The following recommendations give advice on how to get the best use of TSM and the HFS backup service.
2. Limit what you back up
2.1. Only back up what you need to back up
The fewer files that you select for backup, the quicker your backup will be, and the less you will use the university resources involved in sending your data to the HFS and in keeping it stored there. You are also more likely to notice any problems with your backups (such as files failing to be backed up) if you keep your backups to a manageable size.
2.2. Only back up your work
The HFS is intended for the backup of your university-related work. So, whilst we understand that hard drives may contain a combination of both work and personal data, please try to exclude from backup your non-work files, using the instructions mentioned in the previous section. This is particularly important in the case of copyrighted material such as music and movies, which can take up a substantial amount of hard drive space. We already exclude certain files from backup, most notably temporary files and virtual machines - on this please see further our page on files and folders excluded from backup.
3. Check that your backups are working
For all accounts except those registered for backup-over-VPN, e-mails are sent out if a scheduled backup fails to run correctly. However these mails are only a guide, and the absence of TSM scheduled backup failure report does not guarantee that every single file has been backed up. We therefore recommend that you verify that your backups are running as intended.
4. Avoid making large-scale changes to your computer or your data
Sometimes making large-scale changes to your computer is unavoidable. Please bear in mind, though, that such changes may affect your backups. The lists below cover the most common types.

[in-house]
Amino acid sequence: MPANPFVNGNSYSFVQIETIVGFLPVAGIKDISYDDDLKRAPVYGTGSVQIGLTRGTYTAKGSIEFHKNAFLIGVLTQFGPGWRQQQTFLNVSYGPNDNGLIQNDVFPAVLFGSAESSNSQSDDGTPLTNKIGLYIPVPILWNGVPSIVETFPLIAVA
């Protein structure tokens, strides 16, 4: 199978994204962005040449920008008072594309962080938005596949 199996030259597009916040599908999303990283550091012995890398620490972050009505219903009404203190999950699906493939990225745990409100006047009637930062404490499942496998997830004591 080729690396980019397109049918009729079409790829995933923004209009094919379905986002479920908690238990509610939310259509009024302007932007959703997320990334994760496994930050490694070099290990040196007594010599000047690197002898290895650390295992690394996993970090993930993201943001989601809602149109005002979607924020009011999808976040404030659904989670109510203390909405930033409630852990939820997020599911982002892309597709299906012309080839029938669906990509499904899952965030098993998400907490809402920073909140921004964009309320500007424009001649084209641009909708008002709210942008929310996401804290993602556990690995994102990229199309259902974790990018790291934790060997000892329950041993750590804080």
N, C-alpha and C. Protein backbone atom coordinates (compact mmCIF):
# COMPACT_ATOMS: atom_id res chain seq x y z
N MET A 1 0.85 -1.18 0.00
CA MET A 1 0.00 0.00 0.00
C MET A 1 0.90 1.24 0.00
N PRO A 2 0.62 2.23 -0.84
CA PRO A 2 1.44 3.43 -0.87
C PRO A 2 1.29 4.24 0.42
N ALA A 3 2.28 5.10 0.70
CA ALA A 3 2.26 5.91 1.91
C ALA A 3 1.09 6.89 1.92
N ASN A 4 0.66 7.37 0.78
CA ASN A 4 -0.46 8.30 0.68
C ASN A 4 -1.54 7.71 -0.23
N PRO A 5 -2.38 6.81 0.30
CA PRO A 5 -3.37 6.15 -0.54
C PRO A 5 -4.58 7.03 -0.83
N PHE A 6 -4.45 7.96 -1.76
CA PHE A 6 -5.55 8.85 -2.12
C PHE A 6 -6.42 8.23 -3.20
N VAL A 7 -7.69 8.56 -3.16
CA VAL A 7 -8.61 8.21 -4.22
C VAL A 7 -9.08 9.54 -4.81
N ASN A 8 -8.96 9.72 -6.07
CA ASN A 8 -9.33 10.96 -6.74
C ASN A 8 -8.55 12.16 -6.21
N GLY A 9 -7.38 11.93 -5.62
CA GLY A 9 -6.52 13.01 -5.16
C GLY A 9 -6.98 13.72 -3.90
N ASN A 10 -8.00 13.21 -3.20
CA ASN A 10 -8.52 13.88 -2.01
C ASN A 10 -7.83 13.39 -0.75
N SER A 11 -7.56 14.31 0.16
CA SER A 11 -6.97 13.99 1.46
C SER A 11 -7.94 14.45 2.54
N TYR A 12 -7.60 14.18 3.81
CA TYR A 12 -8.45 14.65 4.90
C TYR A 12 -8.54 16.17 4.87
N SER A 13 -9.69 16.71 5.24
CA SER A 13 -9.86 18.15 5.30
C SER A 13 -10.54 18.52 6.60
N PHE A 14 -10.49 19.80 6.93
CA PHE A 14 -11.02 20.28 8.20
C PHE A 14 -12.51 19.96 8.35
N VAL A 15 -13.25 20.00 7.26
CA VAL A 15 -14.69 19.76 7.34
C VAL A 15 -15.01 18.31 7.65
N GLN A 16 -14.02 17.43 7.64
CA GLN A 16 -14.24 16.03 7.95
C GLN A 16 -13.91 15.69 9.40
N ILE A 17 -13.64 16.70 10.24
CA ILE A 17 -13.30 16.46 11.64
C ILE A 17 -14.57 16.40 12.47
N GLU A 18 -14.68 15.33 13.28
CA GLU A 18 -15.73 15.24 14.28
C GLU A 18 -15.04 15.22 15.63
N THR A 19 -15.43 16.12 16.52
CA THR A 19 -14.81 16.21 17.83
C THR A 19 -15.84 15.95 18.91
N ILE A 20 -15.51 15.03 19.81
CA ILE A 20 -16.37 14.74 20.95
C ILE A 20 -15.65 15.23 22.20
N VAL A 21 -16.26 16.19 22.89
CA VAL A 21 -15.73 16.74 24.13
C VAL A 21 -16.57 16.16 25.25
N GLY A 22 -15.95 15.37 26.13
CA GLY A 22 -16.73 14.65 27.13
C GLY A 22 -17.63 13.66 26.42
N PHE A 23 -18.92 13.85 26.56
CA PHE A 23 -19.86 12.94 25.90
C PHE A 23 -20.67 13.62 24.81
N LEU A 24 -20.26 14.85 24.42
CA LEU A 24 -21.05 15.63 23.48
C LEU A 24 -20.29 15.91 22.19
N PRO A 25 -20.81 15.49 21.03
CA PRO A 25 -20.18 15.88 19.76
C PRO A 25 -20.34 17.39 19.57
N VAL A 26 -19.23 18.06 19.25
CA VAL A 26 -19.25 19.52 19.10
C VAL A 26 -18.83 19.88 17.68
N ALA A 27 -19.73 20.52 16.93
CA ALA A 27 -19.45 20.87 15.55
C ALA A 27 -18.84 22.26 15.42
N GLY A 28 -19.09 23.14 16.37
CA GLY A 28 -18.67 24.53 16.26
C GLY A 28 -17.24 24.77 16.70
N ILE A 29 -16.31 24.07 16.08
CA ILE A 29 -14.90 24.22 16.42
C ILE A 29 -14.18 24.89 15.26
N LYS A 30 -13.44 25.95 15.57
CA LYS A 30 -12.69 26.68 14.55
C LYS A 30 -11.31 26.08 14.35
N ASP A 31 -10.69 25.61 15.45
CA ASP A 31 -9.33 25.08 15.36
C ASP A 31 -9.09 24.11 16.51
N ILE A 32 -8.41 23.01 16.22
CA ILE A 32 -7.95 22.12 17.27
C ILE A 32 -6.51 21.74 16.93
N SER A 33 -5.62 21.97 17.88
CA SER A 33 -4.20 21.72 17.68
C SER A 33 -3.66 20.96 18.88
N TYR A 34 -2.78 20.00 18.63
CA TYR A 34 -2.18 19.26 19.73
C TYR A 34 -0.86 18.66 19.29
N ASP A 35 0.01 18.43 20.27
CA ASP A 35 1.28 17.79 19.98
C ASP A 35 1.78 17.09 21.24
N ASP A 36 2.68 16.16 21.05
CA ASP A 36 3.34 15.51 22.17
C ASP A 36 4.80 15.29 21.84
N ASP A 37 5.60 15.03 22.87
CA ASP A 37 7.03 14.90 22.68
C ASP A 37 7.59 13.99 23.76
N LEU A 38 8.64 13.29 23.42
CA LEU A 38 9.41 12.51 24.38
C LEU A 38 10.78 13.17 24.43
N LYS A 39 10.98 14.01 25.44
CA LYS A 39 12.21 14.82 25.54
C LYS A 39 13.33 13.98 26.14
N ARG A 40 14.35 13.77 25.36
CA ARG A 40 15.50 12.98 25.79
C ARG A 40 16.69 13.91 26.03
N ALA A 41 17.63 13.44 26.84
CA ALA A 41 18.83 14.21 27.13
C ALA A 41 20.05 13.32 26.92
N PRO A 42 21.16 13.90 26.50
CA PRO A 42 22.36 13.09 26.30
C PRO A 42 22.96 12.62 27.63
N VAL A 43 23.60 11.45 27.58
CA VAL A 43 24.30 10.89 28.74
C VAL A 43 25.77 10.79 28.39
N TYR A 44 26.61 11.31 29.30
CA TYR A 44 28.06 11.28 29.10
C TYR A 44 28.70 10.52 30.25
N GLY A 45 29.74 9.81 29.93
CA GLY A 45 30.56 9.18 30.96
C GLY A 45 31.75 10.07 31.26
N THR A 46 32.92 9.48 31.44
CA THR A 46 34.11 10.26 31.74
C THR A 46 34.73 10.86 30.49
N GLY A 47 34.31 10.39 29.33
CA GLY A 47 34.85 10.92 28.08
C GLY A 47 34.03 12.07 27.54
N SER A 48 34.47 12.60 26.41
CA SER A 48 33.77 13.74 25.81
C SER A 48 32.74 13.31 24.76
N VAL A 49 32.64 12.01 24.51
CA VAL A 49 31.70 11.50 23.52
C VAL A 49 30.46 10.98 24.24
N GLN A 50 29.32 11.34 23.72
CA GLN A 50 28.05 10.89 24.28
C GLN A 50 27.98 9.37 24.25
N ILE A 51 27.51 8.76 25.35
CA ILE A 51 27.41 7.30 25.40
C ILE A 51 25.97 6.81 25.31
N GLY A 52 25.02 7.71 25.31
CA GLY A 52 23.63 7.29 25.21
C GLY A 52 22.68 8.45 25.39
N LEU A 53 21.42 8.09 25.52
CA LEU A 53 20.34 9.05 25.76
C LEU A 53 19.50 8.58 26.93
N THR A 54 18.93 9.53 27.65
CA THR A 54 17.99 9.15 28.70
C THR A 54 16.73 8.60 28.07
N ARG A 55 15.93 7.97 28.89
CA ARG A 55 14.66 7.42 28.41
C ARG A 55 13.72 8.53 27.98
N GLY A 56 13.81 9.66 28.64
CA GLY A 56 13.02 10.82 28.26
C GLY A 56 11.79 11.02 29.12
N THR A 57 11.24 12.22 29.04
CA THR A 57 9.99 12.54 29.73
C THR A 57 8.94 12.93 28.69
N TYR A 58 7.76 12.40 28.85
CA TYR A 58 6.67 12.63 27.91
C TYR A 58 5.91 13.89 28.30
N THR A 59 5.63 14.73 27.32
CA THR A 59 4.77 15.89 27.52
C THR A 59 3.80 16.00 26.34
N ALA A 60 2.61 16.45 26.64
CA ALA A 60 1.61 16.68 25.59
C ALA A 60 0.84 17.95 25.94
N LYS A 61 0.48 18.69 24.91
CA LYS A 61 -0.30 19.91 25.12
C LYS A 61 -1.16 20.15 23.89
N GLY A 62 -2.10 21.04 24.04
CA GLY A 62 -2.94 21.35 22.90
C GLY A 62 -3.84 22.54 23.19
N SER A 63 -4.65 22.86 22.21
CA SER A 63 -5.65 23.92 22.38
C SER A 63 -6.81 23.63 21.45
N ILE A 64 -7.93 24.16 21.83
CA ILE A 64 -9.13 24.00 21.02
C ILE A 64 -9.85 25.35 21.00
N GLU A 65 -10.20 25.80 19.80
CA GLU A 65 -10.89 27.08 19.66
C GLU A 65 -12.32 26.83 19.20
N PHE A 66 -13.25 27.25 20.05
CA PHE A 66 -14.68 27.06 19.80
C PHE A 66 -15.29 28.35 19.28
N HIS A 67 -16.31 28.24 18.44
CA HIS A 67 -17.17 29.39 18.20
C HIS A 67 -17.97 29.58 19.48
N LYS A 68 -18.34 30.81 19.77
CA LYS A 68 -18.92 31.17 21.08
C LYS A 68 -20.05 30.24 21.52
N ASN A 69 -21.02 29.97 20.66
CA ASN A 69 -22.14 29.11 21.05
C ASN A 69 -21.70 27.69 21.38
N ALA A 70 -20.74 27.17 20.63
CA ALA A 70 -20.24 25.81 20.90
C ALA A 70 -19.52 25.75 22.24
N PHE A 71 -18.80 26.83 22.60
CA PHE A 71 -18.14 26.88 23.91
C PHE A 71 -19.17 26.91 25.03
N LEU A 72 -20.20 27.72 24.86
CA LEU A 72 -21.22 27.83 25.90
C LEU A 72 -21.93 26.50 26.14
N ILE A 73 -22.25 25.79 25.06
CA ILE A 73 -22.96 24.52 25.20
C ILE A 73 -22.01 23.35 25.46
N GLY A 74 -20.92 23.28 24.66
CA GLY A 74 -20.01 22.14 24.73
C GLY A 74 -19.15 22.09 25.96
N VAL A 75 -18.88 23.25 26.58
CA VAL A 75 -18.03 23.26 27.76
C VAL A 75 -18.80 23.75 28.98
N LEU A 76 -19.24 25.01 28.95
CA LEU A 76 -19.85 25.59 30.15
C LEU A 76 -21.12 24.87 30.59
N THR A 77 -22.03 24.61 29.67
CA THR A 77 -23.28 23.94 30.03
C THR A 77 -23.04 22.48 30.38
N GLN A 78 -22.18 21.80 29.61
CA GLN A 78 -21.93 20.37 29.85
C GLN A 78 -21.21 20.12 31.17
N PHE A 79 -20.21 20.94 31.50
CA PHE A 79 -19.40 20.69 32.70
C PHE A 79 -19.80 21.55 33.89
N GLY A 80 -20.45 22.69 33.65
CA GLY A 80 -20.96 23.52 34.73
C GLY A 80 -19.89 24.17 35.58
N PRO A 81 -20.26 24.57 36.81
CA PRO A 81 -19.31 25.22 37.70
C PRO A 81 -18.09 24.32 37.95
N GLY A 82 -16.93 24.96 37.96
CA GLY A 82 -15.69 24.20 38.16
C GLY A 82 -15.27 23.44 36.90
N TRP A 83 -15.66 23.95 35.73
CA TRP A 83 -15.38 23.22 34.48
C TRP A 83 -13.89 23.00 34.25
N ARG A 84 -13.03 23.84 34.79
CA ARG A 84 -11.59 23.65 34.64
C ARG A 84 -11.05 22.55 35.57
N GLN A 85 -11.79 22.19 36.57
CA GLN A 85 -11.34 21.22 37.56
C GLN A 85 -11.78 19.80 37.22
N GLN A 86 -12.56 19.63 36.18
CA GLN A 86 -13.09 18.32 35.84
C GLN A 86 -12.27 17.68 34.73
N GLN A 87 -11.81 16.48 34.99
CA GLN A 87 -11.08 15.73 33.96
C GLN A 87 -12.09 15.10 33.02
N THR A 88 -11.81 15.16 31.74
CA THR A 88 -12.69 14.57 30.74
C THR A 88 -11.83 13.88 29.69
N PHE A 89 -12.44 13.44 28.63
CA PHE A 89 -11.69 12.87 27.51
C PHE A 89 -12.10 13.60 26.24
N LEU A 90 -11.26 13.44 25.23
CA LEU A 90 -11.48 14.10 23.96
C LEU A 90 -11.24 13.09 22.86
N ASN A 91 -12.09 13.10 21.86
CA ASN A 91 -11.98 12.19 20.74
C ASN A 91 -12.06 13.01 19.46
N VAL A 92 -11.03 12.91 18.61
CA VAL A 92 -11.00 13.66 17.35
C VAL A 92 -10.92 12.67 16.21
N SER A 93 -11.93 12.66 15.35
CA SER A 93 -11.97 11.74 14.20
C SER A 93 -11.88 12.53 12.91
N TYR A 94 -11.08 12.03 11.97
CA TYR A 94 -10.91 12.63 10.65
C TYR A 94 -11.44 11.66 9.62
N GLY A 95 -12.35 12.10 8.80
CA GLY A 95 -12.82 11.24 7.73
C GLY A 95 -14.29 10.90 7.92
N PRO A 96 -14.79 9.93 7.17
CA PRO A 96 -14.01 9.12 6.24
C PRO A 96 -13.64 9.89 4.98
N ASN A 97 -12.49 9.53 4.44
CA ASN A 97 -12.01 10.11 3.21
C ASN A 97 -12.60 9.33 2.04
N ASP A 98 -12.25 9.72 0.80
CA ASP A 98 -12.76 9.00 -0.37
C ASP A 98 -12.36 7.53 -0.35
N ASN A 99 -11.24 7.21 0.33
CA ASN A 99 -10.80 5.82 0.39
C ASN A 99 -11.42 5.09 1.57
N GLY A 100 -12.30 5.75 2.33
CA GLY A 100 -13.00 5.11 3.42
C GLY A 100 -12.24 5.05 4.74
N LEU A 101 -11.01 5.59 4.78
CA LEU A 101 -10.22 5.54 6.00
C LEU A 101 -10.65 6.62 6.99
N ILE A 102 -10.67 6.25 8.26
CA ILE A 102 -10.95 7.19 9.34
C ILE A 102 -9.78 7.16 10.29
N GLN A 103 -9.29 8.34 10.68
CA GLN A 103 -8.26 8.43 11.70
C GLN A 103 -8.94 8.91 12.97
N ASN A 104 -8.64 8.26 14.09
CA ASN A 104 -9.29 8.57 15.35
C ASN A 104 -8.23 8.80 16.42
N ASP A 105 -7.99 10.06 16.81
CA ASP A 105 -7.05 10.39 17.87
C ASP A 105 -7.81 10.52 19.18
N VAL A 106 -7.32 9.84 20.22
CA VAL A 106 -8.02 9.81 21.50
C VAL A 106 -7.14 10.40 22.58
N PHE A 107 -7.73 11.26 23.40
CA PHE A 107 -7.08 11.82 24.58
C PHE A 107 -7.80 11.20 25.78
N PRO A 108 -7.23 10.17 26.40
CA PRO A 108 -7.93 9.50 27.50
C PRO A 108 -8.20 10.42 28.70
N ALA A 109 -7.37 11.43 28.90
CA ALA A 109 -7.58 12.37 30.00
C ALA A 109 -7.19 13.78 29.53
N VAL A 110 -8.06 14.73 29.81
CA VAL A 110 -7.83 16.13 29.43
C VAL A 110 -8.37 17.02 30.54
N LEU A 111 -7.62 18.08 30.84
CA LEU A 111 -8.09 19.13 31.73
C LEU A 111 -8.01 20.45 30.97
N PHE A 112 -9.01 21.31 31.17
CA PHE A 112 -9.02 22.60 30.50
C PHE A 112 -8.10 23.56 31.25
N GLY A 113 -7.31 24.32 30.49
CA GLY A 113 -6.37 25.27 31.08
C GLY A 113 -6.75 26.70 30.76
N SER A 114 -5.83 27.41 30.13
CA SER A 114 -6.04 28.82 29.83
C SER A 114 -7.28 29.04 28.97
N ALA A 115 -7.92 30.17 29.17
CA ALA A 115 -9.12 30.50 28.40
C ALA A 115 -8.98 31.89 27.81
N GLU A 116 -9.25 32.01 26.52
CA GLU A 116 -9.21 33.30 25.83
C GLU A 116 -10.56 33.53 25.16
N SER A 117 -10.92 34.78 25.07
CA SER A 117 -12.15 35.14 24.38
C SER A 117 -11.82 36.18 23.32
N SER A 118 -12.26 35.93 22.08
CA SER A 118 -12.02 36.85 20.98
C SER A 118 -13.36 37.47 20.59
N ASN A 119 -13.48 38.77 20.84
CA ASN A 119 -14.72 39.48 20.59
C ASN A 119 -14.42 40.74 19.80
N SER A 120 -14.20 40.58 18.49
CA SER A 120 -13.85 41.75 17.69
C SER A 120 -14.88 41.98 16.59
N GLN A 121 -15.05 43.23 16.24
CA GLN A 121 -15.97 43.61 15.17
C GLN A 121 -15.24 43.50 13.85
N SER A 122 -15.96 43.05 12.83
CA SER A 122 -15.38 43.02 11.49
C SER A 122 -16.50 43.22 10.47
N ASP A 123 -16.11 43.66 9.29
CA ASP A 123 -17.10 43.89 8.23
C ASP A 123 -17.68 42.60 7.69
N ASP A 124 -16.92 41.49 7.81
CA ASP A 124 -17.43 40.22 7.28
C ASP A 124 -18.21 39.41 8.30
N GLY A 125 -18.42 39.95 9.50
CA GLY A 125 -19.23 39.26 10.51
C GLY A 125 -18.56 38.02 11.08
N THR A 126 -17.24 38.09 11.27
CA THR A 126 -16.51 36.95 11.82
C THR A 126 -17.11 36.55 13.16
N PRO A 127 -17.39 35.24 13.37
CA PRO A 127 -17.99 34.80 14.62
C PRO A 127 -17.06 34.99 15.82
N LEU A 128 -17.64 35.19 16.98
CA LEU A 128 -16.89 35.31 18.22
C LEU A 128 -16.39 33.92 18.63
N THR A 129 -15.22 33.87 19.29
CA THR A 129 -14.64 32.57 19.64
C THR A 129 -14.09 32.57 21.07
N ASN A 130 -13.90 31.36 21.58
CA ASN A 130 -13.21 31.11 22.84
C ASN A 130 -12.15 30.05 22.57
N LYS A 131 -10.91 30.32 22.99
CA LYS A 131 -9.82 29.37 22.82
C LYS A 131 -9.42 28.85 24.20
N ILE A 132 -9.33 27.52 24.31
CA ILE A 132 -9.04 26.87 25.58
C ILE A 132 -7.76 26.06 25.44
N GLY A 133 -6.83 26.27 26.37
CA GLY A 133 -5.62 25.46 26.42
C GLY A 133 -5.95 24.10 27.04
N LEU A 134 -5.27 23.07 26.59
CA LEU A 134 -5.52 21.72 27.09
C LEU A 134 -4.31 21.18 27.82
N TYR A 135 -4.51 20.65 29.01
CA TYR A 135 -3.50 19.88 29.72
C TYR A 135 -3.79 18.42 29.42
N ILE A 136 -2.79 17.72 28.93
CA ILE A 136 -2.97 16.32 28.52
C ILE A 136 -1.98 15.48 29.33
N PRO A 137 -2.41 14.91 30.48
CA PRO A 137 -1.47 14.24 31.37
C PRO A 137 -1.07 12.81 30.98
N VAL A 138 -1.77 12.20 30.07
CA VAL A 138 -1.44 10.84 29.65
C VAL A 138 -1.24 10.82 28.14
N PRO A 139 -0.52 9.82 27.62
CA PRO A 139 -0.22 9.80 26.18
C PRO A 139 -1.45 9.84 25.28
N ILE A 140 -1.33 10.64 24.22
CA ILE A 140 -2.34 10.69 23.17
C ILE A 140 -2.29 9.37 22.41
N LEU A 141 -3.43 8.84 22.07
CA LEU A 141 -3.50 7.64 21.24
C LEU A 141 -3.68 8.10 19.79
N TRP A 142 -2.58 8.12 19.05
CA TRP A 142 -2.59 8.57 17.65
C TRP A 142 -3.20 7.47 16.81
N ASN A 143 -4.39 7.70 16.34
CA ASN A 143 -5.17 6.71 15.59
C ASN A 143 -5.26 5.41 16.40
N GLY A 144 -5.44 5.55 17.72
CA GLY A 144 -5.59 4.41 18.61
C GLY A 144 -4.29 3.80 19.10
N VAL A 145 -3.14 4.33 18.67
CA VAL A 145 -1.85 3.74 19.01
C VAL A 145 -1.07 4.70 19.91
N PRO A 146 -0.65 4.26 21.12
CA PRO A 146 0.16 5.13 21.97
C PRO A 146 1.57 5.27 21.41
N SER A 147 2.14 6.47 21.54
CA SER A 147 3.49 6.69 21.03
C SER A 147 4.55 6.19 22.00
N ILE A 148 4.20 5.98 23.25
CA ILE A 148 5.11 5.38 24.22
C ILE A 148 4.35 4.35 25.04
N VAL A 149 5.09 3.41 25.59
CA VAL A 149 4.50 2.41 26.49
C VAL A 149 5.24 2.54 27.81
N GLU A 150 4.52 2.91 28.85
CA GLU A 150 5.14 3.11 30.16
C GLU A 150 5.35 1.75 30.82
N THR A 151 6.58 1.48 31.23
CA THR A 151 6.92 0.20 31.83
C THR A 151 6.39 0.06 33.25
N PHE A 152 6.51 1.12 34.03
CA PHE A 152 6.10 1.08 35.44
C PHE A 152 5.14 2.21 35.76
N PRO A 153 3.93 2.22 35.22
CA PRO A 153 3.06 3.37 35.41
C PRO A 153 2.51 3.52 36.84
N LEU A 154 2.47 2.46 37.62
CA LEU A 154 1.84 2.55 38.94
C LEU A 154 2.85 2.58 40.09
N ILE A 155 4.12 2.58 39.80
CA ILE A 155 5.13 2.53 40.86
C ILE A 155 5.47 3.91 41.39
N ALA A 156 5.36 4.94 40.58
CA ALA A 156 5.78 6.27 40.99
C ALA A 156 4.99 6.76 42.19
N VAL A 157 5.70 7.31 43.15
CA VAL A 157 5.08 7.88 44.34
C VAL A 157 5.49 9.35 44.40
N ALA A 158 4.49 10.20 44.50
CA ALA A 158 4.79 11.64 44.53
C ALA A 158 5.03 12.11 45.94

4.1. Changes that cause TSM to resend data to the HFS
There are several sets of circumstances in which TSM can be inadvertently prompted to resend data unnecessarily. If you find that you have made changes of the sort listed below, then your TSM account may get locked because you sent more than the daily backup limit allows. To avoid this, stop your TSM scheduler and run manual backups, keeping within the daily limits until your backups complete again. For how to stop the TSM scheduler, please see our instructions for Windows, Mac and Linux. For how to keep within the daily limit and so avoid your account getting locked, see our FAQ item How can I limit the amount of data that I'm backing up?.
my-laptop, C: would be represented as
\\my-laptop\c$, D: as
\\my-laptop\d$, and so on. Renaming a Windows machine changes that path, causing a complete resend of data under the new path - e.g.
\\my-renamed-laptop\d$. So please avoid renaming your machine unless absolutely necessary, and if you do have to then please e-mail us at email@example.com. Please note that this is only true of Windows: renaming Mac and Linux machines causes no such problem.
/Volumes/my-renamed-external-drivewould be resent by TSM. In Windows, take care not to vary the order in which you attach any extra drives - Windows will assign them different letters if you change the order, so you might find that TSM resends the data that you backed up from E: again from F:, as if F: were a different drive.
dataand you rename it to e.g.